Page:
The behavior of an isolated quantum system follows one of two distinct paradigms. It can approach a thermal equilibrium state, where any initial quantum correlations spread throughout the system, rendering the system effectively classical. Alternatively, in the presence of disorder, a system can be what is known as “many-body localized” (MBL). This regime has recently received a lot of attention because here some quantum coherences remain local up to infinite times. However, experimental investigation of this novel state is complicated by unavoidable interference from the environment, which acts as a source of fluctuations (a “bath”) that eventually thermalizes the system. We have developed a method to implement a controllable bath and present a systematic study of its effects on a MBL system.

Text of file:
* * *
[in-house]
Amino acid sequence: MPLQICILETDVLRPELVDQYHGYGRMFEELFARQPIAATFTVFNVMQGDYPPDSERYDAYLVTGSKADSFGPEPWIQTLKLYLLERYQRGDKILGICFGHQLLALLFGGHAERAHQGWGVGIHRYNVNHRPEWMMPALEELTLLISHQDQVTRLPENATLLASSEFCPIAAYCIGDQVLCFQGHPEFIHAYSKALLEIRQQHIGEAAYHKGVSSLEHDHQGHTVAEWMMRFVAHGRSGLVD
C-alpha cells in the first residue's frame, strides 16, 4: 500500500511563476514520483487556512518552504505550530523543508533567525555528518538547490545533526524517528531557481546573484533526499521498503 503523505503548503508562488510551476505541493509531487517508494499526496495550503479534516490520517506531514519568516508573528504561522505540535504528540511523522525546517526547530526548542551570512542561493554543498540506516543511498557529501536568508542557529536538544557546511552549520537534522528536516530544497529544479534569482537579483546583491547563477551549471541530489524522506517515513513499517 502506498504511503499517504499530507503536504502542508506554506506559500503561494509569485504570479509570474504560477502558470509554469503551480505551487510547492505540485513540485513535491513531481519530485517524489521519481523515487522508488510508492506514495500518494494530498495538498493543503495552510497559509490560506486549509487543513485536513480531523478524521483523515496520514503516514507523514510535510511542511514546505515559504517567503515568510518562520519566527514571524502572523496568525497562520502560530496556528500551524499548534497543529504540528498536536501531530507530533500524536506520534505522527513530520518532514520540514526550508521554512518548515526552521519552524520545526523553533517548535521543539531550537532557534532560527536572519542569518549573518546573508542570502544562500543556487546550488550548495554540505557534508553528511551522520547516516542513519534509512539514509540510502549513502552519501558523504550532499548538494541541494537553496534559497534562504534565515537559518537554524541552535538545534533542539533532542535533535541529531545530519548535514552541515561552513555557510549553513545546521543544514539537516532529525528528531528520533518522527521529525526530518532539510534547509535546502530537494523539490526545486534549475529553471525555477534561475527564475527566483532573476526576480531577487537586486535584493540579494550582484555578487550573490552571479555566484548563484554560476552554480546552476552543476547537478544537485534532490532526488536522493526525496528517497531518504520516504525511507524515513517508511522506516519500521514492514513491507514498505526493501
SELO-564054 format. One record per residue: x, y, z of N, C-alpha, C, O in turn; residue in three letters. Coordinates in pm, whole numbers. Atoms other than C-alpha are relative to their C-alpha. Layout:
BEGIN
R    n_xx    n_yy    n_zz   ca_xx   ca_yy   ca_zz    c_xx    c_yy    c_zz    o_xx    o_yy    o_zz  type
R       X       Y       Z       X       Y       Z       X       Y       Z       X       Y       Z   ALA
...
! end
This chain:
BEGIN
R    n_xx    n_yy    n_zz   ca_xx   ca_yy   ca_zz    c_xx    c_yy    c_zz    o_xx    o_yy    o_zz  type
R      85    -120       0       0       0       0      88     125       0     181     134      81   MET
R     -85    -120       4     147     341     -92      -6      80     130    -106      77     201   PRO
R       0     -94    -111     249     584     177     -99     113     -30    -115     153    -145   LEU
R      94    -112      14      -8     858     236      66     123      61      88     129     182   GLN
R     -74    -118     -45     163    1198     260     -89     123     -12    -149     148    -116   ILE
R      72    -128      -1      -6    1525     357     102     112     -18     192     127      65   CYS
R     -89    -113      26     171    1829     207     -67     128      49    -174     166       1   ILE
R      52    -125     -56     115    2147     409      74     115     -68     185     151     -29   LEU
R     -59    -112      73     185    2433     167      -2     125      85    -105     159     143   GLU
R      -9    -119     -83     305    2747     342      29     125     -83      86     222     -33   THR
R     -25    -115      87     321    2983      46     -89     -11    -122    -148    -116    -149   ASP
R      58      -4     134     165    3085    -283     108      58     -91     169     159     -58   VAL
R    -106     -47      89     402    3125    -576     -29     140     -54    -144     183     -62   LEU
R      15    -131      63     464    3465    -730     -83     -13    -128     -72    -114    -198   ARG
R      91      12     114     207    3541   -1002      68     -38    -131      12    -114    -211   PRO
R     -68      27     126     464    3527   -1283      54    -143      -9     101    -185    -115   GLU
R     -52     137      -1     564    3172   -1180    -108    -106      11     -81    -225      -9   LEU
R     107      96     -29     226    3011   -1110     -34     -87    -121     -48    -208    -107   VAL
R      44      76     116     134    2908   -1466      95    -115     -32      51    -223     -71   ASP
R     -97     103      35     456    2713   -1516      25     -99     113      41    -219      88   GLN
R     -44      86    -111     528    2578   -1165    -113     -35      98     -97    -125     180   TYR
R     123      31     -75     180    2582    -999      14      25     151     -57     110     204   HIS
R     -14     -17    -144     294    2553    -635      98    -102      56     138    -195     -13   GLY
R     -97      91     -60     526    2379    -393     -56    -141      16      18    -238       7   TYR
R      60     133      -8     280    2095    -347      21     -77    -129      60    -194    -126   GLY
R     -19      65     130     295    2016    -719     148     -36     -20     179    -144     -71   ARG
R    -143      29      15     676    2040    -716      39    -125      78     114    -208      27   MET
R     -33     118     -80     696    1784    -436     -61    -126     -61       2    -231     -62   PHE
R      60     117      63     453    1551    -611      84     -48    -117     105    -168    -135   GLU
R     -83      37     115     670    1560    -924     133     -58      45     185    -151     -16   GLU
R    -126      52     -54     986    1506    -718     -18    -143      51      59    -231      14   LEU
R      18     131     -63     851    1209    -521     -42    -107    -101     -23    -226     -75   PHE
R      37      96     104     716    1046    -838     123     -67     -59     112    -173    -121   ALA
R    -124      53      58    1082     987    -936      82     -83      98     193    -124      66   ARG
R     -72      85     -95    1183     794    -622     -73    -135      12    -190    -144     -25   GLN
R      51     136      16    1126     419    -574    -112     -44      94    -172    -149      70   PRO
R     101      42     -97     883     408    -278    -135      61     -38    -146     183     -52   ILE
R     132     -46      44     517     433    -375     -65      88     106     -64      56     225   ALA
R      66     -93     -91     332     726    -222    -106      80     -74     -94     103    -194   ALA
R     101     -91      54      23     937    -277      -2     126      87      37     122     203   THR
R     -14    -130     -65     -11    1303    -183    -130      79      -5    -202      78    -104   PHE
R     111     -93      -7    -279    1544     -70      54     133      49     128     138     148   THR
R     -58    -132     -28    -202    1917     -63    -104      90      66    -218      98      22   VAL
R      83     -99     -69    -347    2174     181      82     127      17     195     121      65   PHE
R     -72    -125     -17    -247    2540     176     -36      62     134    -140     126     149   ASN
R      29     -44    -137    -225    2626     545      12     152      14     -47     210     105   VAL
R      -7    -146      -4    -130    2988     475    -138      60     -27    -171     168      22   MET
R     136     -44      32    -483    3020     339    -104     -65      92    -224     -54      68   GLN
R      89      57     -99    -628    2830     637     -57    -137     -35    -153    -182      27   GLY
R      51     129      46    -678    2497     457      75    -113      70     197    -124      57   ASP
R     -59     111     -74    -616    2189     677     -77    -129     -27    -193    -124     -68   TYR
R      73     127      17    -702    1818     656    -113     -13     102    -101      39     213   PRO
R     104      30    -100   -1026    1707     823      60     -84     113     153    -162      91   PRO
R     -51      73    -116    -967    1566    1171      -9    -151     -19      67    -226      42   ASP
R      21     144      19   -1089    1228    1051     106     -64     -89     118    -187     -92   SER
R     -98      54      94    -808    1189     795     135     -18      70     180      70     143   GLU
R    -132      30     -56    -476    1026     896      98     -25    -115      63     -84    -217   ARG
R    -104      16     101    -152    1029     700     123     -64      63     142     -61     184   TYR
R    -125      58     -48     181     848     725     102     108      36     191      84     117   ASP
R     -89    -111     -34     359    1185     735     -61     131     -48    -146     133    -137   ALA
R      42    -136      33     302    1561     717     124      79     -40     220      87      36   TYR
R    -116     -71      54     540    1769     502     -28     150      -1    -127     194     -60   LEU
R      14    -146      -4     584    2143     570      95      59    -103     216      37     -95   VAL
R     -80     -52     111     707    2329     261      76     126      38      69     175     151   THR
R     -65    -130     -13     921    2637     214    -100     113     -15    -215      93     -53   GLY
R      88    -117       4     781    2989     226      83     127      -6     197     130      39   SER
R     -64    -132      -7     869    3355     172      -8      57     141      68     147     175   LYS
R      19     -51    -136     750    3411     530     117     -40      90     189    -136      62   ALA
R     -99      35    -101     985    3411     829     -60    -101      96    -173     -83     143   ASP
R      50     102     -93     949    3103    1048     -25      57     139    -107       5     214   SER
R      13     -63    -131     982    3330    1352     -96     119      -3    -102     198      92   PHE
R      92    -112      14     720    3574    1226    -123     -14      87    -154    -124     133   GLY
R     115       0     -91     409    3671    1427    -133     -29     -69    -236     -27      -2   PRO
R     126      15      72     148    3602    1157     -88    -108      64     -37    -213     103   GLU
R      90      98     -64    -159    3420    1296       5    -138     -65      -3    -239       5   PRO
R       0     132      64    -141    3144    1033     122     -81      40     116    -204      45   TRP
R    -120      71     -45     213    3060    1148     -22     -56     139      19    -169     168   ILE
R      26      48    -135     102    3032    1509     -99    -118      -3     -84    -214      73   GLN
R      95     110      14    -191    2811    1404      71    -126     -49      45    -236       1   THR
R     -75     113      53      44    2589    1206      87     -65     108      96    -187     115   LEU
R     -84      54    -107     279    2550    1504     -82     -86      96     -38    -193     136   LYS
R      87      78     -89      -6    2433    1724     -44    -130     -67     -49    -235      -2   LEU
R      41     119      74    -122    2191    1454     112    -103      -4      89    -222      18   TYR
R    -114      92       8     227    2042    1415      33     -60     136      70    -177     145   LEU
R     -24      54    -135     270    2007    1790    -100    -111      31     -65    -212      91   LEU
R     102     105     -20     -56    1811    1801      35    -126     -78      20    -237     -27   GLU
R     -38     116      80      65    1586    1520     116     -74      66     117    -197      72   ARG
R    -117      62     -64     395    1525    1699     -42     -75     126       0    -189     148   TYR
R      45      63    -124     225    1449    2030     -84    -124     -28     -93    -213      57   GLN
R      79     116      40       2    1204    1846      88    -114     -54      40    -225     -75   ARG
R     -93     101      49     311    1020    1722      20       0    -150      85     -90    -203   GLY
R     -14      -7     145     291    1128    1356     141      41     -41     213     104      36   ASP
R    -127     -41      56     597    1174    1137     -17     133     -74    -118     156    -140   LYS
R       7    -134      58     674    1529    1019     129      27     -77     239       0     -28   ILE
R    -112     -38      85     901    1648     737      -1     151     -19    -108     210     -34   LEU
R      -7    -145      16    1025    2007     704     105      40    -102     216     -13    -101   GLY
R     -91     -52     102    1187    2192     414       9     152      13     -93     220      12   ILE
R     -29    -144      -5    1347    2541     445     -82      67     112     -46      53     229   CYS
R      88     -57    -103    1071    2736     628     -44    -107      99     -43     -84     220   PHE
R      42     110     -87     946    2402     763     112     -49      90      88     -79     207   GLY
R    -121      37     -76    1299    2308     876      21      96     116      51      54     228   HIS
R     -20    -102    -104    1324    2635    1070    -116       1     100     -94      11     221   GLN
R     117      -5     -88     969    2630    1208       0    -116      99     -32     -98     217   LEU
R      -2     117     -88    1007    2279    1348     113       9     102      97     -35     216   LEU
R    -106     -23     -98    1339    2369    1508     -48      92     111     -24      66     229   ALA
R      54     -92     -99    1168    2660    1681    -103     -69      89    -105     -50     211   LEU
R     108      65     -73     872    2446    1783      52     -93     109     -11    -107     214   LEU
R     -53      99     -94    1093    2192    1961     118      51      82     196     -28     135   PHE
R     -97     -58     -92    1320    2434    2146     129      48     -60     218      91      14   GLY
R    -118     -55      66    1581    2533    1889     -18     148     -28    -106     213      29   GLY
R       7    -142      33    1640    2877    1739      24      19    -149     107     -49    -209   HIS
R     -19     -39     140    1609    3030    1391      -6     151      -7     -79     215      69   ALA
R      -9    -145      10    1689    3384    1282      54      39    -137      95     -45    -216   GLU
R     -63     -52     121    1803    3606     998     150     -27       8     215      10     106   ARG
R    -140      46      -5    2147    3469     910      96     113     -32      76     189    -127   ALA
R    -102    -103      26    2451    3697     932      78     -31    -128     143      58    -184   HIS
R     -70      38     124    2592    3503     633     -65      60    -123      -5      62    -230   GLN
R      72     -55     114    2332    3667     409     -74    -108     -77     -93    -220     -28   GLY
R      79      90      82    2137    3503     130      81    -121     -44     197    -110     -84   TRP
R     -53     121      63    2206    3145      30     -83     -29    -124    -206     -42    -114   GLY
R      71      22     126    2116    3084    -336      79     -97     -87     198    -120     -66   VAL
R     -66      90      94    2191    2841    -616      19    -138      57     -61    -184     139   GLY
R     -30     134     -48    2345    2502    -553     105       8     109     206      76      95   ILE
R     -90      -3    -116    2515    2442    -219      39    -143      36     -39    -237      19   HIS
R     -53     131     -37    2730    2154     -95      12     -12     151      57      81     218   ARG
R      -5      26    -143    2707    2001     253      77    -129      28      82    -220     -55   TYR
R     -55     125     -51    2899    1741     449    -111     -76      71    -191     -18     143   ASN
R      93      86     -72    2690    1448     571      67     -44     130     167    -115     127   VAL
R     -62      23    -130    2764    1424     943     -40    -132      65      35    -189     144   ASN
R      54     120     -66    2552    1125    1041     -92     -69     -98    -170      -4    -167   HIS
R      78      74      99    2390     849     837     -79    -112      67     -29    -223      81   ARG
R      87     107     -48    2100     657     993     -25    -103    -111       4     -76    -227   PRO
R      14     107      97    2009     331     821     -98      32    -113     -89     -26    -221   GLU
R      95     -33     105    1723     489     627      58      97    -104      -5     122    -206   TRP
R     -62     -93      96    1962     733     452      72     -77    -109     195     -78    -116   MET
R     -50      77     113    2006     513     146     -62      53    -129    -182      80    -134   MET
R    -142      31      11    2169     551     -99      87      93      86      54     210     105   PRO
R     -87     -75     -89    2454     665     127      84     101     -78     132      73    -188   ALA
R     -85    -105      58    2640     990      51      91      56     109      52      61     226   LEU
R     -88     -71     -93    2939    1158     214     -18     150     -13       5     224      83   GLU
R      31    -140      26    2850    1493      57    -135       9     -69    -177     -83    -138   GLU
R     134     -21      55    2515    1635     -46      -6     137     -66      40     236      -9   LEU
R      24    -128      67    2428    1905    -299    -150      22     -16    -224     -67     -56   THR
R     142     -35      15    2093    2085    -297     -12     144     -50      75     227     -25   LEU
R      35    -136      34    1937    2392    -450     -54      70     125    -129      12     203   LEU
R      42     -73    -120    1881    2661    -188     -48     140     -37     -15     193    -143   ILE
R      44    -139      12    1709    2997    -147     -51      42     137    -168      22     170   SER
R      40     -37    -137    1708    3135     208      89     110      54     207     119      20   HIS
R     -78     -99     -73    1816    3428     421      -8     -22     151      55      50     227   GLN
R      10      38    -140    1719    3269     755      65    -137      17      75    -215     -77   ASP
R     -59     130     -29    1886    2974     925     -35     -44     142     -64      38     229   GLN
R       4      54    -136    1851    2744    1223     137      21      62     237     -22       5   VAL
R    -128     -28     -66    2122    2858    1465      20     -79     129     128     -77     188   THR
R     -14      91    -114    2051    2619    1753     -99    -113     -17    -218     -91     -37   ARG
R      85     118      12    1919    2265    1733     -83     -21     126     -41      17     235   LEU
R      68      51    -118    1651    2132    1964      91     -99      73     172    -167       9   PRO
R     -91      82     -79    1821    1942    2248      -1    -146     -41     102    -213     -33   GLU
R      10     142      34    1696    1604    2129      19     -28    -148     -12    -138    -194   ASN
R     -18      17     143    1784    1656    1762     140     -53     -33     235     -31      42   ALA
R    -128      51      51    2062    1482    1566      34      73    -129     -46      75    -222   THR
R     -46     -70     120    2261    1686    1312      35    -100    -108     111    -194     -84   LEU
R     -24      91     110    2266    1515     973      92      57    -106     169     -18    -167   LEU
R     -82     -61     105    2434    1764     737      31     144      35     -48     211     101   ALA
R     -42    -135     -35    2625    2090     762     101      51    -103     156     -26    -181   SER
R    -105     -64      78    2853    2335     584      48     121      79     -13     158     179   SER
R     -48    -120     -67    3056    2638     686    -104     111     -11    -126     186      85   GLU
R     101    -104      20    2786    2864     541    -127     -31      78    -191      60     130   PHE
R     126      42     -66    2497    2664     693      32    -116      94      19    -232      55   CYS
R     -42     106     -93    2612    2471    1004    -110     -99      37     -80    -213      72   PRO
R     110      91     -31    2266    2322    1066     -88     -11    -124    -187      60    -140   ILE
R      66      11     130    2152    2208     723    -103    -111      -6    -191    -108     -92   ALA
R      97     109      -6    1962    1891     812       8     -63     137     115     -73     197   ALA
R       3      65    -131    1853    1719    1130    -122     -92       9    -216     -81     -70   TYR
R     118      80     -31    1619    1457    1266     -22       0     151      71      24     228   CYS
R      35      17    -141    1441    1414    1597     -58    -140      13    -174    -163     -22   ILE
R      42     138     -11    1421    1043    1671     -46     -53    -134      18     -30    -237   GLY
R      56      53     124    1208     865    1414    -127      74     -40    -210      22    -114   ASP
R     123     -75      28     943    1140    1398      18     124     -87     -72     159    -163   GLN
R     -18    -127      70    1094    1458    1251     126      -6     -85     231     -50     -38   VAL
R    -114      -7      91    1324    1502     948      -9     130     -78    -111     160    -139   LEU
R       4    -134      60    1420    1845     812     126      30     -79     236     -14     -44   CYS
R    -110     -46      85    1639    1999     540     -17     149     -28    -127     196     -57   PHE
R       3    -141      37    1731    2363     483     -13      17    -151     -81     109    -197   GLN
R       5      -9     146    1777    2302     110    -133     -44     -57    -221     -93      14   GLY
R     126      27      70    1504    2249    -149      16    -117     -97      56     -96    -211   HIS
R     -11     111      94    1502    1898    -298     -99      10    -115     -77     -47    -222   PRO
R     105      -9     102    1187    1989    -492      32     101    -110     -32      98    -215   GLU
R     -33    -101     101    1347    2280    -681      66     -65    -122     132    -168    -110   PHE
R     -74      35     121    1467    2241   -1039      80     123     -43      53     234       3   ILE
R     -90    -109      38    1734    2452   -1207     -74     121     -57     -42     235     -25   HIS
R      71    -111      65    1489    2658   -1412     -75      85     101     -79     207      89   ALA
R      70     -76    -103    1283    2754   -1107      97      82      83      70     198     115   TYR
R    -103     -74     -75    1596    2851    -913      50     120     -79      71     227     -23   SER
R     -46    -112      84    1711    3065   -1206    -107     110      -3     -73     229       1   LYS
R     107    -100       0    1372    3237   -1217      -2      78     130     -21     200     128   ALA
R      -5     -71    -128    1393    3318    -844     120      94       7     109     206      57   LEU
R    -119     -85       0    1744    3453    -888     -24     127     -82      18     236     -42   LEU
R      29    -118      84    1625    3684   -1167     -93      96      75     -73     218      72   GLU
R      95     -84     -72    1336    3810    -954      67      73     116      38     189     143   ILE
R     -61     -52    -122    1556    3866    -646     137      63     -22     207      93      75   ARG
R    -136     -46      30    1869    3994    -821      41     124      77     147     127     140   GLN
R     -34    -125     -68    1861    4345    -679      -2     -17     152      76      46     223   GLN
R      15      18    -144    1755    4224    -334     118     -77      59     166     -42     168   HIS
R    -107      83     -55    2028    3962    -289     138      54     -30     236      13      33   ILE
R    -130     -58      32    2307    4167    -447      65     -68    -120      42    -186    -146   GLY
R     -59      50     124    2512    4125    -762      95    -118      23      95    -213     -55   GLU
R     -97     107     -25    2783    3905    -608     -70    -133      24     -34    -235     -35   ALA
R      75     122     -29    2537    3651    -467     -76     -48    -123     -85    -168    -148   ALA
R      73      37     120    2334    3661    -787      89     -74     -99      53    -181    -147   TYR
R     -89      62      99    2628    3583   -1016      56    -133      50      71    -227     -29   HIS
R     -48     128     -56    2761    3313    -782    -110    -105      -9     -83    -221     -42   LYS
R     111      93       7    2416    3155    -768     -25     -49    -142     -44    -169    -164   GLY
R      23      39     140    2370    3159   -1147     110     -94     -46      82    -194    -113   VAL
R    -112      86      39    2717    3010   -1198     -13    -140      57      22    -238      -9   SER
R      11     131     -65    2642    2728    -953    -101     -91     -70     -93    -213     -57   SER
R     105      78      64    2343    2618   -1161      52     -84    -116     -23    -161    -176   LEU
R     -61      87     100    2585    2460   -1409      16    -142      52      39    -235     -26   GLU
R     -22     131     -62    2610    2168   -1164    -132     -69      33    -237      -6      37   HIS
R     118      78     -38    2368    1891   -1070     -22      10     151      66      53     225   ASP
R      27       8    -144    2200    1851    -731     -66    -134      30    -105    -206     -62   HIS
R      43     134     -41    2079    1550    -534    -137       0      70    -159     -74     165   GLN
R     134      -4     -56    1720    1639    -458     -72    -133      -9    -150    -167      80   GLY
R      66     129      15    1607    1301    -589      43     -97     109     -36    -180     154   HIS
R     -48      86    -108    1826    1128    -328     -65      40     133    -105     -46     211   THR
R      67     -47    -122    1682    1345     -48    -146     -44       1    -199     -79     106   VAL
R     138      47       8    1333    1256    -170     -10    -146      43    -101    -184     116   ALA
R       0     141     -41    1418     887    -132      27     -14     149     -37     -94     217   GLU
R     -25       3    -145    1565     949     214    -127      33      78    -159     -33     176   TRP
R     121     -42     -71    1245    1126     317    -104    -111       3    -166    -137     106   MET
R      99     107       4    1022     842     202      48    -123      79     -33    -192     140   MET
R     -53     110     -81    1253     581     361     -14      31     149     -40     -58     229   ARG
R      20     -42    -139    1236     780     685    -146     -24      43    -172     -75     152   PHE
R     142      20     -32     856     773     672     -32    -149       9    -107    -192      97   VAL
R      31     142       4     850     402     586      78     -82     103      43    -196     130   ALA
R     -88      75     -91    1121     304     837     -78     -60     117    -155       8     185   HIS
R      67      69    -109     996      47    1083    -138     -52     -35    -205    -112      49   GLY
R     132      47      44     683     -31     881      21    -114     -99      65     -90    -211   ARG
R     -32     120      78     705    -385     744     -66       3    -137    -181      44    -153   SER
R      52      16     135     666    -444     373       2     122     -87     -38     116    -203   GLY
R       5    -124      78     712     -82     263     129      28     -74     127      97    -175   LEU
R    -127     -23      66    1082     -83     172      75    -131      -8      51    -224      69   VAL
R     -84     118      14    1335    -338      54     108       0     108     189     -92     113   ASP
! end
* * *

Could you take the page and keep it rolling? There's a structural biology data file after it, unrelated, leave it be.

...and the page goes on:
In our experiment, we illuminate a charge-density pattern in an ensemble of ultracold potassium atoms (the MBL system) with nearly resonant light, and we investigate the system’s response. Here, the light intensity controls the coupling to the bath, and the charge-density pattern decays as a stretched exponential with a linearly dependent rate. Furthermore, we find that the susceptibility of the MBL system to the photon bath strongly increases when approaching the MBL transition, which is analogous to the effects of finite temperatures in the vicinity of a quantum phase transition.
Using control over the bath, our study is a first step toward extrapolating the behavior of truly isolated MBL systems from experimental measurements. The method for implementing a controllable photon bath also has applications in a variety of experiments on cold atoms, both within and outside of the context of MBL.
Read the paper at (Open access): https://doi.org/10.1103/PhysRevX.7.011034